Daniel Craig: “There Should Simply Be Better Parts for Women” Than James Bond

Craig addresses whether a woman should get a chance to star in the titular role

Daniel Craig James Bond

As the release of Daniel Craig’s final turn as James Bond nears, talk has renewed over the future of the character. In a new interview with Radio Times, Craig was asked whether a woman should get a chance to star in the titular role.

“The answer to that is very simple,” Craig responded. “There should simply be better parts for women and actors of colour. Why should a woman play James Bond when there should be a part just as good as James Bond, but for a woman?”

Craig’s comments are in line with what James Bond producer Barbara Broccoli said when asked a similar question in an interview last year. “He can be of any color, but he is male,” Broccoli asserted. “I believe we should be creating new characters for women — strong female characters. I’m not particularly interested in taking a male character and having a woman play it. I think women are far more interesting than that.”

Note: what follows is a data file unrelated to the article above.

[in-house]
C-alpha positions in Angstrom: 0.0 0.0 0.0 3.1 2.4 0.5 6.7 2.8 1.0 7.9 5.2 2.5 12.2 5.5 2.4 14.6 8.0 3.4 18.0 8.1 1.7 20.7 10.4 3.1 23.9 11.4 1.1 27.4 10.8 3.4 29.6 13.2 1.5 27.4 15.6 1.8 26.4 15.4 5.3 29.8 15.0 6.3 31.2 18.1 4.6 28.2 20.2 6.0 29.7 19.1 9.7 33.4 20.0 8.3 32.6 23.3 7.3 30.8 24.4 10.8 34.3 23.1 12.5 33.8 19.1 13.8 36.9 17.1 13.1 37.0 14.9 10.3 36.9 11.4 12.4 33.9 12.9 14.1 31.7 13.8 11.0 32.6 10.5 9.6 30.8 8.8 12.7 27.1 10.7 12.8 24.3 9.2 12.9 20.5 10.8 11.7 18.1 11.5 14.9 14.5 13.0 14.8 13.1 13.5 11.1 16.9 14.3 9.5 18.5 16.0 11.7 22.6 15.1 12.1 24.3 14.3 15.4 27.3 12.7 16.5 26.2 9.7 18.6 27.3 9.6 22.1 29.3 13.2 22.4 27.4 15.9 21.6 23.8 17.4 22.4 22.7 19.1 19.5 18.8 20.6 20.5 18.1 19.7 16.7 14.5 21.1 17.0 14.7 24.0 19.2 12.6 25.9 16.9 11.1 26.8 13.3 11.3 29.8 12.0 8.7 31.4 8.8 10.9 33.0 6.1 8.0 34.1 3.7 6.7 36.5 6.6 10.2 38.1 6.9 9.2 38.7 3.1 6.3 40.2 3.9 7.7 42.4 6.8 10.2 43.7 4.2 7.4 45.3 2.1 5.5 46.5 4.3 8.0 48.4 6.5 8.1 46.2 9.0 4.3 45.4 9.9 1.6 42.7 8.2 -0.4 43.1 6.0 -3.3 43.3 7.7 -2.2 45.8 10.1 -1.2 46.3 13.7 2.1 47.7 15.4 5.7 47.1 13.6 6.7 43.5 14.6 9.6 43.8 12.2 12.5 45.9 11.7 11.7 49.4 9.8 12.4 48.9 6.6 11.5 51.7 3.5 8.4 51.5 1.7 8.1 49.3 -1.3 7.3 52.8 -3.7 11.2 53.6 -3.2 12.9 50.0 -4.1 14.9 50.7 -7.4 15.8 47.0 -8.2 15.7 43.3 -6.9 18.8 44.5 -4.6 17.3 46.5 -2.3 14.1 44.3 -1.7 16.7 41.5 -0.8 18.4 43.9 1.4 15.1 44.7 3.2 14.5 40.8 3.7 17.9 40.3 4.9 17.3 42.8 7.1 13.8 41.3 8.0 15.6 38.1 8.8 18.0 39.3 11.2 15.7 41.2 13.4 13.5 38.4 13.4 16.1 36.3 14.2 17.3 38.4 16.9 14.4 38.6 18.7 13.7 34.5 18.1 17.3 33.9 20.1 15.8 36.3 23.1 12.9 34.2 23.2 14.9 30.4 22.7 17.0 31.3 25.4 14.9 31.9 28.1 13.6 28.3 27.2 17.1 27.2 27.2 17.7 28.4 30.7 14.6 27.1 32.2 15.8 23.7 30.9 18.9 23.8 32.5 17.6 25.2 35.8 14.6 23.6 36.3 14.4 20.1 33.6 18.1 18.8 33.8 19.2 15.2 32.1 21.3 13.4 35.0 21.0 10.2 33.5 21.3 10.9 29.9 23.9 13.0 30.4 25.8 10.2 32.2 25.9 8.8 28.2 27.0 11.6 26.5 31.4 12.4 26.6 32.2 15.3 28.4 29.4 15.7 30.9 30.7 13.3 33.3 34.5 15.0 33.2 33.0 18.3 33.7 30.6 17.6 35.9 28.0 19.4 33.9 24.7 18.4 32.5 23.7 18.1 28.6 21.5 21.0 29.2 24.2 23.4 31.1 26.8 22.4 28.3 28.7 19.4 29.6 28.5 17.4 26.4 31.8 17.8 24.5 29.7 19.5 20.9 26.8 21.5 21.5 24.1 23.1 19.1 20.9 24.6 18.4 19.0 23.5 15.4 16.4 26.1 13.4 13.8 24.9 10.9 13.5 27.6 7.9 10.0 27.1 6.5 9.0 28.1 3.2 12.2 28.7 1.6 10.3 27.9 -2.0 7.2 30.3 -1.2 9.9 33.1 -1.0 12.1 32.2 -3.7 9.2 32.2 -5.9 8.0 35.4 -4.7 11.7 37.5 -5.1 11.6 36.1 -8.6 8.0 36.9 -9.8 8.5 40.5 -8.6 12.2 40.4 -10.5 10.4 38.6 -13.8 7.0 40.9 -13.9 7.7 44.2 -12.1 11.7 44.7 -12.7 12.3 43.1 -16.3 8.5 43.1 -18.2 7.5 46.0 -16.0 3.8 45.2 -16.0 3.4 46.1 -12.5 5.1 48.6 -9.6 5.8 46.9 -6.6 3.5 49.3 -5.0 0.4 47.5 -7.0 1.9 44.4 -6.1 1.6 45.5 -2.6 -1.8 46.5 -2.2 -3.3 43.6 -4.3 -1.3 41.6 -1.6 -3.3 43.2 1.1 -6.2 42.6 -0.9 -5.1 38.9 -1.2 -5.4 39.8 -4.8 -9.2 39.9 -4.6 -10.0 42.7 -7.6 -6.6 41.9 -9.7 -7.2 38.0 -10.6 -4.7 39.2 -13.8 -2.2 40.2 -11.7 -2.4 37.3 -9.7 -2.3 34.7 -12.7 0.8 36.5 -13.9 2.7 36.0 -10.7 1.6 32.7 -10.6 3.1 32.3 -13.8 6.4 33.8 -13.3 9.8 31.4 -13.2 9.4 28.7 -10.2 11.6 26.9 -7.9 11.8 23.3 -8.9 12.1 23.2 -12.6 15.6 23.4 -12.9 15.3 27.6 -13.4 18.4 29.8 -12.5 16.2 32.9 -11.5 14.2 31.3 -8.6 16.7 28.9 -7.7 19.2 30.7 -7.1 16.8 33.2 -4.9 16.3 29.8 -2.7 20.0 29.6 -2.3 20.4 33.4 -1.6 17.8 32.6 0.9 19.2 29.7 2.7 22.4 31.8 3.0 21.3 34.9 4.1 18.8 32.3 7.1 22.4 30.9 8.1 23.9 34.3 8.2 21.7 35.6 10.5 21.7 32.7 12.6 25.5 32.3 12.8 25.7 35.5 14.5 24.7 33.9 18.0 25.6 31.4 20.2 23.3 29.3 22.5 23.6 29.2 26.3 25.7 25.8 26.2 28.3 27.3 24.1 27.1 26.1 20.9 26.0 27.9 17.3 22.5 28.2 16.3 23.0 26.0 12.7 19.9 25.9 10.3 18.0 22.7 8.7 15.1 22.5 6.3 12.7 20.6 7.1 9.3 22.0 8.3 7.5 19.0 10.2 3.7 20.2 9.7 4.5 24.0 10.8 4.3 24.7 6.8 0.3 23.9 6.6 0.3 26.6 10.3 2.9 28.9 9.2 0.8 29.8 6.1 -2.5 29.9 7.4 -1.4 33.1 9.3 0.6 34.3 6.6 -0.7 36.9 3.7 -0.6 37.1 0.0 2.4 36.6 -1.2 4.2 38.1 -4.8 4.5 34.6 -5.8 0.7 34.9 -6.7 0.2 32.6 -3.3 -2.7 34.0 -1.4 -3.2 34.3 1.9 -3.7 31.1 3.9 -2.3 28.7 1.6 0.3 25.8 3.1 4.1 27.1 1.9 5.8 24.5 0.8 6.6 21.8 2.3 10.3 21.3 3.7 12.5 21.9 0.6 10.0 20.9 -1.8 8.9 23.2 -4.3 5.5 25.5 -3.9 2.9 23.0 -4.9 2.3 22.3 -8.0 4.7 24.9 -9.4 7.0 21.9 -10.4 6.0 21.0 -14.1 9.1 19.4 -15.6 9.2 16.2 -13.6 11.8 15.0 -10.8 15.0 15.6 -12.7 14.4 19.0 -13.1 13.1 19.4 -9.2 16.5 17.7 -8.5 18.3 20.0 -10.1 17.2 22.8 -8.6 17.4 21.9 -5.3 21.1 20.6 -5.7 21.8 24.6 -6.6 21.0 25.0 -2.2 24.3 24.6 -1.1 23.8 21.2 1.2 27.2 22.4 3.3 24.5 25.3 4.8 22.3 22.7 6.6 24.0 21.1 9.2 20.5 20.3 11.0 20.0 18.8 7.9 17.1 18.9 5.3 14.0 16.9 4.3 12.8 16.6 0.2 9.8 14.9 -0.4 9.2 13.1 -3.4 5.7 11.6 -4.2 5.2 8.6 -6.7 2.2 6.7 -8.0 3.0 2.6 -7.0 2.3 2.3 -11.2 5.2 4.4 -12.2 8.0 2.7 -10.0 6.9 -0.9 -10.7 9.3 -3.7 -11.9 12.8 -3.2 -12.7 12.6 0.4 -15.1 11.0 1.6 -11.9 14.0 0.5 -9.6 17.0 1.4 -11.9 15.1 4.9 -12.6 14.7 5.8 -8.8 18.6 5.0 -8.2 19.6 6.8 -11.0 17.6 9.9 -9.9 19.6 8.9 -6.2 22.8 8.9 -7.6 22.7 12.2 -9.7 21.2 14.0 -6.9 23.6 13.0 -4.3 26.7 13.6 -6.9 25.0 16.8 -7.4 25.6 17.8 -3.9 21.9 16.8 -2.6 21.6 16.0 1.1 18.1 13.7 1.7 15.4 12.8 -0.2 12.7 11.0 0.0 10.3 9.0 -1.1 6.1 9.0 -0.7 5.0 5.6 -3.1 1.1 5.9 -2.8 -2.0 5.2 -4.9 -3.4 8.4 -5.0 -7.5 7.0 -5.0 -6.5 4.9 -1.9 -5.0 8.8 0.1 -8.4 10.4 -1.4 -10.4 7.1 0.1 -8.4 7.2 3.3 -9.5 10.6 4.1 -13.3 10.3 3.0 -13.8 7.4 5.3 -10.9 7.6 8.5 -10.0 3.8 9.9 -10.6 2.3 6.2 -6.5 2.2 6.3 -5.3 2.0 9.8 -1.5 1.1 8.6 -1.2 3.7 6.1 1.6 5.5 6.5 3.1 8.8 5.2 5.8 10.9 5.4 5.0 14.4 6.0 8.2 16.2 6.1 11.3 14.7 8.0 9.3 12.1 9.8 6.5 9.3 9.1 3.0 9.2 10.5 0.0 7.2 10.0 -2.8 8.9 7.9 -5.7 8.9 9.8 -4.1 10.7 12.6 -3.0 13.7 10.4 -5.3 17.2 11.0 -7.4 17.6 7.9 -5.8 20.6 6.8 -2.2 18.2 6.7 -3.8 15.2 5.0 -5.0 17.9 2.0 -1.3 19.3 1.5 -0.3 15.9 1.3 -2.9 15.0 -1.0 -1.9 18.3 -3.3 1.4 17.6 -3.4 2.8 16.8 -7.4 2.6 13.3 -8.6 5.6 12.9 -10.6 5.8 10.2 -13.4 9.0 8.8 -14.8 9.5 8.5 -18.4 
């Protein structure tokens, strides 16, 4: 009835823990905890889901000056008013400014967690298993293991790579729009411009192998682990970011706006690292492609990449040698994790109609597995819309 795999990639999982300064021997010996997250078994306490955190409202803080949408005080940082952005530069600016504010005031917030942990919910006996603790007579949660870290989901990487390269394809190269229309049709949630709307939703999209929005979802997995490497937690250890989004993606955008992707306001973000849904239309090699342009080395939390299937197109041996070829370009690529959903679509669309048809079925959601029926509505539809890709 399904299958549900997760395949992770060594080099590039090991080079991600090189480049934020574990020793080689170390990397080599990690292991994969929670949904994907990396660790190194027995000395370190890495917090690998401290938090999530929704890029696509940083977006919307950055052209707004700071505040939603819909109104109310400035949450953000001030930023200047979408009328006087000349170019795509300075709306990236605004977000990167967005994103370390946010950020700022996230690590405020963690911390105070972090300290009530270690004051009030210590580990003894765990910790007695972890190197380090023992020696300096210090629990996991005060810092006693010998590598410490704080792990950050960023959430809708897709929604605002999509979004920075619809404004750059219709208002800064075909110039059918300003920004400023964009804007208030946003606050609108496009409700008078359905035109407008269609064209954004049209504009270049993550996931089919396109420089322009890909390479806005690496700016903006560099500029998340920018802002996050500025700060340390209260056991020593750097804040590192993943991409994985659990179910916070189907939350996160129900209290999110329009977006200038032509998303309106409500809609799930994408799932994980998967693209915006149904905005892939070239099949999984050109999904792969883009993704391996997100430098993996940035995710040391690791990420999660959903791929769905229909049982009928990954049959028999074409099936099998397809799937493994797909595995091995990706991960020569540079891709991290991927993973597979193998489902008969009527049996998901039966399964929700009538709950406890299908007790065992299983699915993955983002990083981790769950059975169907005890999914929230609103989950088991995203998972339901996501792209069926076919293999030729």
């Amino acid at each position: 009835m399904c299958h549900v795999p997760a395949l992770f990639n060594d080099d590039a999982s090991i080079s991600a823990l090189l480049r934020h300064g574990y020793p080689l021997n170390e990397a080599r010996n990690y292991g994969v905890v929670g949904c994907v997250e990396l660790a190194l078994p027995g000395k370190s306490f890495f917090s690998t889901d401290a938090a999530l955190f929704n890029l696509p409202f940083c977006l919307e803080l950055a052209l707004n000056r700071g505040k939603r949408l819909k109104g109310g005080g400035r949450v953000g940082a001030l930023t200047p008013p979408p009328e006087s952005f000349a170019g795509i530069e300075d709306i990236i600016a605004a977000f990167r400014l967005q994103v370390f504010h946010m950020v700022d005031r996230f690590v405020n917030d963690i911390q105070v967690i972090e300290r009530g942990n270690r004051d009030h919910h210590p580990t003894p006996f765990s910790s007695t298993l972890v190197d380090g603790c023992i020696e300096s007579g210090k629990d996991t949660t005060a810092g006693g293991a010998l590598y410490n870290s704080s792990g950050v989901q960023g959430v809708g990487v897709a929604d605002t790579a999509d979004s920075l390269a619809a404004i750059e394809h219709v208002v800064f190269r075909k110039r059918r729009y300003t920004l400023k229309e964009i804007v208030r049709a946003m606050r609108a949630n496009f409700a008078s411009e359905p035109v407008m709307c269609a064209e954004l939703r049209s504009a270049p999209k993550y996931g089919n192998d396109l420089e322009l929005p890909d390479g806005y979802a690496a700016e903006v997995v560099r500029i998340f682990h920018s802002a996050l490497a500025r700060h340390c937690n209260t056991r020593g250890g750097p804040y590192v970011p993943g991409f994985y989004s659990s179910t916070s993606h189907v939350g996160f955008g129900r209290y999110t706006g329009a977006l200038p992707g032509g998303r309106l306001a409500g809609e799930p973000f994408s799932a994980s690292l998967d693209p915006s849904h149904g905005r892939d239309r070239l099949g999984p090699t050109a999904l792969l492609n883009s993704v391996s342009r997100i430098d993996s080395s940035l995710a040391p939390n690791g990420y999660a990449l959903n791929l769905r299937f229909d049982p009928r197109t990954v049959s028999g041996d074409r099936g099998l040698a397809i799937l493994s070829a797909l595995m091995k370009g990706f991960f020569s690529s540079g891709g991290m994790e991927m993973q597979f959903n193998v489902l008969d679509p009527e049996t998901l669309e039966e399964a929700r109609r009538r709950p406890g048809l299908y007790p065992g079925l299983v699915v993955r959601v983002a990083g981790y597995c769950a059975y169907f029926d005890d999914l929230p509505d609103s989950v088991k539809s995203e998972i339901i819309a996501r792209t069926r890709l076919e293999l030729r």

To that point, in the upcoming Bond film No Time to Die, Lashana Lynch plays a new character who takes over Bond’s secret agent number after he retires from MI6. Eventually, Craig’s Bond returns to service and crosses paths with Lynch’s character.

After a prolonged delay due to the pandemic, No Time to Die is slated to premiere in the UK on September 30th, followed by a US release on October 8th. While we know for sure it will be Craig’s last time portraying Bond, Broccoli and her half-brother Michael G. Wilson, have remained mum about his successor.

Aside from ruling out a female Bond, all Broccoli and her half-brother, Michael G. Wilson, have said about the search is that they’ll be casting a very wide net. “You think of [Bond] as being from Britain or the Commonwealth, but Britain is a very diverse place,” said Wilson, who inherited the cinematic rights alongside Barbara from their father, producer Albert “Cubby” Broccoli. The commonwealth consists of a collection of over 50 countries, mostly ex-British colonies, that includes the likes of Canada and Australia as well as India and great swathes of Africa.


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